Blue-Green Algae ( Best Information & Guide )

Dealing with Blue-Green Algae your Guppy Tank

There are many different potential problems that you are going to be dealing with when it comes to your guppy aquarium. Most of these problems are minor and can be kept under control. One such problem is blue-green algae but a particular one that can be potentially serious is cyanobacteria.


This is sometimes called slime algae or smear algae. Most often the color is blue/green but it may also appear as brown or black or red.



There will be no mistaking that you are dealing with cyanobacteria as it tends to get out a hand very quickly and as it grows it covers all of the inner parts of the aquarium with super speed. When you disturb it in any way it seems to come off in layers or as sheets.


You will find that a very unpleasant odor is coming from the fish tank and this is the cause of it. To feel it you will find that it is very slimy. If it is left unattended to and continues to quickly grow it will form at the surface of the tank like a foamy looking scum.


There are several potential causes for this type of blue-green algae and one is simply that it could have been introduced to the tank by coming in on something that you have put into the tank like a plant or decor, for example.  Another potential cause is having too much light for the tank.


Then if you are not keeping up on cleaning the tank correctly and are not getting rid of the organic wastes this can be the cause as well.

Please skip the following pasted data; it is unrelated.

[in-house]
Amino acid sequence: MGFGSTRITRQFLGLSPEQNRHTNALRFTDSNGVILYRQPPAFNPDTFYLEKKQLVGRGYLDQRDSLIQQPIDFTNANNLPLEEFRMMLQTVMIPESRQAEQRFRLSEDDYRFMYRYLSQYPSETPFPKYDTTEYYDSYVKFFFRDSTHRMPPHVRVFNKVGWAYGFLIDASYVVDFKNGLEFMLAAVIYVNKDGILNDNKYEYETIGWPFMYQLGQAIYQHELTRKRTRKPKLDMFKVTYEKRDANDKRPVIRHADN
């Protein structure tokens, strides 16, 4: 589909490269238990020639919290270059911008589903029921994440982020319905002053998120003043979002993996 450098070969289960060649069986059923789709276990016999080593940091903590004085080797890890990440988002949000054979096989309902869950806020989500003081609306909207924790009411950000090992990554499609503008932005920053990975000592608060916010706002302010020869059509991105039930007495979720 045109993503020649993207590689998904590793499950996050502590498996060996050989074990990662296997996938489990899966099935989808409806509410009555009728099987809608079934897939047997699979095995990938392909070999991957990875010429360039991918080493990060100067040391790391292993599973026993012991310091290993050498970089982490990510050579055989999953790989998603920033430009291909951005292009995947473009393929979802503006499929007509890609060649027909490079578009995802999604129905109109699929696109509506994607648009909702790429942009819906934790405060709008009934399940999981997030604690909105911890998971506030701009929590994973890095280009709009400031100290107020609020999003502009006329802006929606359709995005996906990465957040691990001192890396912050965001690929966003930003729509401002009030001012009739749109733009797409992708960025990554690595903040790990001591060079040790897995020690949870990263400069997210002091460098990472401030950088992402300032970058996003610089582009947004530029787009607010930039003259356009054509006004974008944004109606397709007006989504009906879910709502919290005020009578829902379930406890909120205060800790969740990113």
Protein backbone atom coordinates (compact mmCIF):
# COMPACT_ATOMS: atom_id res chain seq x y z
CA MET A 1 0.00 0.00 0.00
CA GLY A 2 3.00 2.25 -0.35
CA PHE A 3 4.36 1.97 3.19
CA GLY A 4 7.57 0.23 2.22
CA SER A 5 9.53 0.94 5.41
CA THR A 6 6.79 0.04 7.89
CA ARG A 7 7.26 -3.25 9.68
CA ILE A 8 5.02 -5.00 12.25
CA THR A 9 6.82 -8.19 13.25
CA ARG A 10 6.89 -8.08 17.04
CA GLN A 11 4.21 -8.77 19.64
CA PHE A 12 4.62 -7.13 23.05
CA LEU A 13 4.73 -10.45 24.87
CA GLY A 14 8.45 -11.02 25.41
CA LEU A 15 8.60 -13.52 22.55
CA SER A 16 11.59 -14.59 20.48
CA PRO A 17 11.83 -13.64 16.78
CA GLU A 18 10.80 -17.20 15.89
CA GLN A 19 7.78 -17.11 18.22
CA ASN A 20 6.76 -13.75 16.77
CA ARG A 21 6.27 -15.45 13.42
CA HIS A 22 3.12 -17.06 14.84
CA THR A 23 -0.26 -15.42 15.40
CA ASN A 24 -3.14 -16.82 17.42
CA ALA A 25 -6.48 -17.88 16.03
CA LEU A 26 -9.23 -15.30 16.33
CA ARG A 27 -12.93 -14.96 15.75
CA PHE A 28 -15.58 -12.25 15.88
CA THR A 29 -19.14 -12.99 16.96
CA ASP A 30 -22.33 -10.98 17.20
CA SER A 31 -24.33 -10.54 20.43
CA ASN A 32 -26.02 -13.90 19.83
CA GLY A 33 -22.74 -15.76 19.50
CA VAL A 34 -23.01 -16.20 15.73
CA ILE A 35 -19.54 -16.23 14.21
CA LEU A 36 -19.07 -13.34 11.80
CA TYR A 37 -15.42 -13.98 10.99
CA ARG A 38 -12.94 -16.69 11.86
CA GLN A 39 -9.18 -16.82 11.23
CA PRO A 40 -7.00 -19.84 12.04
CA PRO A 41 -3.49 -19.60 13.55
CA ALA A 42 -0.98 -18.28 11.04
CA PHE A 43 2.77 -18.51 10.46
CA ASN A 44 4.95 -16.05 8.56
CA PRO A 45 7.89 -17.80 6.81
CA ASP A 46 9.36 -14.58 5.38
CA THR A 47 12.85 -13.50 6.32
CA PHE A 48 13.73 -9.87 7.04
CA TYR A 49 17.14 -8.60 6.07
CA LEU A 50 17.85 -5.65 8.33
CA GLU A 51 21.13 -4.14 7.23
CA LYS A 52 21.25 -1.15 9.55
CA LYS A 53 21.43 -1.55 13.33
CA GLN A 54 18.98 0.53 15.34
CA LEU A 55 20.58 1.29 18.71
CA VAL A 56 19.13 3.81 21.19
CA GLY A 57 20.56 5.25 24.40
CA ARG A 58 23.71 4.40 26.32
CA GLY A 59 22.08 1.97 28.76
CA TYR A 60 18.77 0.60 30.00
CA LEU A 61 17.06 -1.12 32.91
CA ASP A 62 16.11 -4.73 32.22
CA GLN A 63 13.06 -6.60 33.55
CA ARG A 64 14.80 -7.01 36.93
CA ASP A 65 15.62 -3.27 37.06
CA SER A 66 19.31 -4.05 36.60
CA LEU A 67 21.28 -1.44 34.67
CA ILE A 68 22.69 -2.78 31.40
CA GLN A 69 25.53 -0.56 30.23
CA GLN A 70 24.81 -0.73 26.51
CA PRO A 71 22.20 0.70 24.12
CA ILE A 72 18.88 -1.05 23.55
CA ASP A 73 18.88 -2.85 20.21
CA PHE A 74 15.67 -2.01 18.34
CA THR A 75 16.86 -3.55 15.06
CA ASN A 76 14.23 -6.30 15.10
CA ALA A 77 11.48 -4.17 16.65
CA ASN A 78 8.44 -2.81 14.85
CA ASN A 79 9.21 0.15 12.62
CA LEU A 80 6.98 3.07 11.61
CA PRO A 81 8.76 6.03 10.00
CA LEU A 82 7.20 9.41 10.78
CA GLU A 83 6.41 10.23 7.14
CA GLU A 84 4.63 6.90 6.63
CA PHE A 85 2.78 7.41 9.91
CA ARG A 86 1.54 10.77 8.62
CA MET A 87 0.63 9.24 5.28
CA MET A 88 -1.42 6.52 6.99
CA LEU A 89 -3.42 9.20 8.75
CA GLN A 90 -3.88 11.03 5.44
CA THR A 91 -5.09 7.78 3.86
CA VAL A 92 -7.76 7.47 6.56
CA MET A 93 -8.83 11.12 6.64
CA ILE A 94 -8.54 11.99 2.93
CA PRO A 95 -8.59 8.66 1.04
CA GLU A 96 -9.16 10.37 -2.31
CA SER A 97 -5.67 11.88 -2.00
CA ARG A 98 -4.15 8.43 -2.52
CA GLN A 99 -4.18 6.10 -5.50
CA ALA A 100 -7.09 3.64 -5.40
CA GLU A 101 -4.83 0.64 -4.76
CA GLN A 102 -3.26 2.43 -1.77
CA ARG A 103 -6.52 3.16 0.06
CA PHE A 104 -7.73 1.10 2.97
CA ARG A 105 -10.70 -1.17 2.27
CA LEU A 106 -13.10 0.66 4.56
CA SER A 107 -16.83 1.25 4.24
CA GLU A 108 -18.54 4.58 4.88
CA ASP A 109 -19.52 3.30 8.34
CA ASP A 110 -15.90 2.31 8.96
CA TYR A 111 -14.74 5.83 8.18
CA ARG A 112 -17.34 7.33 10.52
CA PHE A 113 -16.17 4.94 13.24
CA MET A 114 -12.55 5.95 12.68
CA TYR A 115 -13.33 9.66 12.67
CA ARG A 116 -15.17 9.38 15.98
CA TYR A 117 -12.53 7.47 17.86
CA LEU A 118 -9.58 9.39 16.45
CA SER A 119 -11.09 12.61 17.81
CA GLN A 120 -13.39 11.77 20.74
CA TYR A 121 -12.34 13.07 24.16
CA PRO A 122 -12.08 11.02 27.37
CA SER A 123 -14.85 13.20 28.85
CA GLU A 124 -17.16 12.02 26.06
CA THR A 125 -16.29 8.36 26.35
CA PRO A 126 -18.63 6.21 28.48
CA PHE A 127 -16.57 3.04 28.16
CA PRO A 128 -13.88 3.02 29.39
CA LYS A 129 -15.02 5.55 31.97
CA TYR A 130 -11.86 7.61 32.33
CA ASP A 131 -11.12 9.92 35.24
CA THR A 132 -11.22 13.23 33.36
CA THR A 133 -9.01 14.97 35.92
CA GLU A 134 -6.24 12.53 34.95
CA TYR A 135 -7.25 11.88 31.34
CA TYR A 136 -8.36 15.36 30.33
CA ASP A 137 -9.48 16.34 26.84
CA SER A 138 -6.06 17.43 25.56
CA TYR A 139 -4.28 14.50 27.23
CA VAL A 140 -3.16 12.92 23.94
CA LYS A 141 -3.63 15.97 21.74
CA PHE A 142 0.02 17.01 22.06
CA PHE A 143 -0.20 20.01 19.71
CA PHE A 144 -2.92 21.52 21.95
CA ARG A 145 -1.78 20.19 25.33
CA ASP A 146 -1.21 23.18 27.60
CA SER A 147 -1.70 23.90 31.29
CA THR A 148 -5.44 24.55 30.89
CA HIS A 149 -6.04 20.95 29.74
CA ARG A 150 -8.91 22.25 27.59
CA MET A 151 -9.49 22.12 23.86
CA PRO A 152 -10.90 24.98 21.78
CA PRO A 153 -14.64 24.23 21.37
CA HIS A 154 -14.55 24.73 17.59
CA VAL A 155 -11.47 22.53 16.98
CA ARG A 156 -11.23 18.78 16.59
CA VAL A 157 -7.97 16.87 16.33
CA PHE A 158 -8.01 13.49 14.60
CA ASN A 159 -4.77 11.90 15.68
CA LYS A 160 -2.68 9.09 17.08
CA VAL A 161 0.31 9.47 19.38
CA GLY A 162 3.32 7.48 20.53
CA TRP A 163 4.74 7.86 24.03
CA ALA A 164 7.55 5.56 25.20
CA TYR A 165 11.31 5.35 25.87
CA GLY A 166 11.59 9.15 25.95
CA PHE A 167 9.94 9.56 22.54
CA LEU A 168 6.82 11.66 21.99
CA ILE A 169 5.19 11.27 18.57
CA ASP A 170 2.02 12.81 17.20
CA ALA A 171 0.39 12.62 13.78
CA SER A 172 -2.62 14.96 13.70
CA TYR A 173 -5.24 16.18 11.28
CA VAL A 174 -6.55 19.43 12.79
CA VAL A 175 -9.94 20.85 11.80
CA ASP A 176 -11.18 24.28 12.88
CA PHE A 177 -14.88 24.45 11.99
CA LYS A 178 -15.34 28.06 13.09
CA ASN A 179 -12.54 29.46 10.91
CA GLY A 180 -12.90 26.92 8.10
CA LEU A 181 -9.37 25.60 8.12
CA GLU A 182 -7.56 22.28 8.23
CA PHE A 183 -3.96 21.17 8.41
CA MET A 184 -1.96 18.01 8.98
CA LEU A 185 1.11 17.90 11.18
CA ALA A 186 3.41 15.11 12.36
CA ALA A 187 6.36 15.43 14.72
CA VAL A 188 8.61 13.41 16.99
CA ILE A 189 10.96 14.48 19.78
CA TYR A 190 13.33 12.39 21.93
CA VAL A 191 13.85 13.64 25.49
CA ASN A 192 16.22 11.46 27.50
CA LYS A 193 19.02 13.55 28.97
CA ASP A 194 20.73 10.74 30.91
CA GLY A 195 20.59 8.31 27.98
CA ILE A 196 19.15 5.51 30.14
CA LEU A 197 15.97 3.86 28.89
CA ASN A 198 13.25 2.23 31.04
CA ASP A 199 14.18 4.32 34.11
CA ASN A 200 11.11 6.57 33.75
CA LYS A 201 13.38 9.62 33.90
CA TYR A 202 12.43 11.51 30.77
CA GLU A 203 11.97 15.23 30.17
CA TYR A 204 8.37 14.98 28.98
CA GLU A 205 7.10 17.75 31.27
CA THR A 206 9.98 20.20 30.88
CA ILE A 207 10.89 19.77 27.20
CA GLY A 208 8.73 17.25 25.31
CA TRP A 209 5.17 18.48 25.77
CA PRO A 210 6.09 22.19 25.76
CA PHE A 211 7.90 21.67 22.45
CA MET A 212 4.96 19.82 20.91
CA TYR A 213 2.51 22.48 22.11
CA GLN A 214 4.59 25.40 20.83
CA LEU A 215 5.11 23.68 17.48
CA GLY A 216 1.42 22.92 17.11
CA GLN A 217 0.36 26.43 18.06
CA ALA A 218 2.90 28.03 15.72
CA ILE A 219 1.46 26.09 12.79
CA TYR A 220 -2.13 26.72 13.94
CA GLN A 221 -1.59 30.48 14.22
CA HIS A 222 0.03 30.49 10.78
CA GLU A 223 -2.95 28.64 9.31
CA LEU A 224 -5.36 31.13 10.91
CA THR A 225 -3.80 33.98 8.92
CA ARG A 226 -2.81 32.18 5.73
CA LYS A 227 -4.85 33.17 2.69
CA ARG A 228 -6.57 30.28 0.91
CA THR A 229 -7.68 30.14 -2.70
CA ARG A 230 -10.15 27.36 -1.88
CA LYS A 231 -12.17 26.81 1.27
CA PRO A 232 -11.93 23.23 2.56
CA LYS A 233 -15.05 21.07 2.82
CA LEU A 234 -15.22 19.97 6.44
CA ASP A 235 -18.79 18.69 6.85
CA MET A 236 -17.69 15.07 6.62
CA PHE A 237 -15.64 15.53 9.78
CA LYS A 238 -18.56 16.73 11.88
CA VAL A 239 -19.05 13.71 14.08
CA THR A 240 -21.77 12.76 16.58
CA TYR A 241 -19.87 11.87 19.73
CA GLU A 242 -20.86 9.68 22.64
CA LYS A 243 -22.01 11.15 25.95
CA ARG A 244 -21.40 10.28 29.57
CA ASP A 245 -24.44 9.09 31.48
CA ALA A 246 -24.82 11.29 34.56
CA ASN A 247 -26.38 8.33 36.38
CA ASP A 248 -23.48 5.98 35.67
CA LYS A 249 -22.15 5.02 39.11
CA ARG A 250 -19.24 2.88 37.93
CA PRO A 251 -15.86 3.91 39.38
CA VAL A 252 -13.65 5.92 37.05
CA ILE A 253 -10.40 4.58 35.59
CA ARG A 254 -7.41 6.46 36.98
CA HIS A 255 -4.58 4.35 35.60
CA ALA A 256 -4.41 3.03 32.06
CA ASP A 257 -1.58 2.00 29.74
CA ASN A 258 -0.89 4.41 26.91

Then it could also be anaerobic conditions that are creating the problem. If you are not familiar with what anaerobic condition is, this is where there is not enough oxygen in the tank. It can be in specific zones in your aquarium such as the inside of live rock or could be underneath the sand or gravel.



It is important that you try and identify the cause even though you are going to correct the problem, as it could return. One thing that you want to keep in mind here is that this is not really a true alga but is an organism that seems to fit in between bacteria and blue-green algae.


You will find that if there are high levels of nitrates or phosphates in the water that you could be developing the blue-green algae because of this as well. Even if you are astute at cleaning your tank and you are developing the blue-green algae it simply could be because your tank is new and it has not had the chance yet to build up the beneficial bacteria that is needed to keep your tank healthy.


Check to see if any of the adverse conditions that create Blue-Green Algae are present. Then you really want to start to tackle this problem as quickly as you can. You want to do your partial water changes and clean your tank well and make sure that you reduce the light. Getting rid of the blue-green algae is not going to be an easy task.


You can physically remove the blue-green algae and make sure that you reduce the nutrients. Clean the inside of the glass and remove the rocks and plants and scrub at them well. You may also want to vacuum the substrate to make sure that you are getting it all.



When you are doing your water change do about a 15 to 20% change and make sure that you leave the lights off for three days then on the fourth day you can turn it back on and do another water change of about 15%. From this point on watch the tank carefully to see if there is any return of the once again blue-green Algae.


If worse comes to worst you could treat the tank with erythromycin but the problem with this is not only will it kill the cyanobacteria but it will also kill the good bacteria that are needed in the tank. The other factor that you must be astute about when using erythromycin is to make sure that you monitor your ammonia and nitrate levels for the next month carefully.


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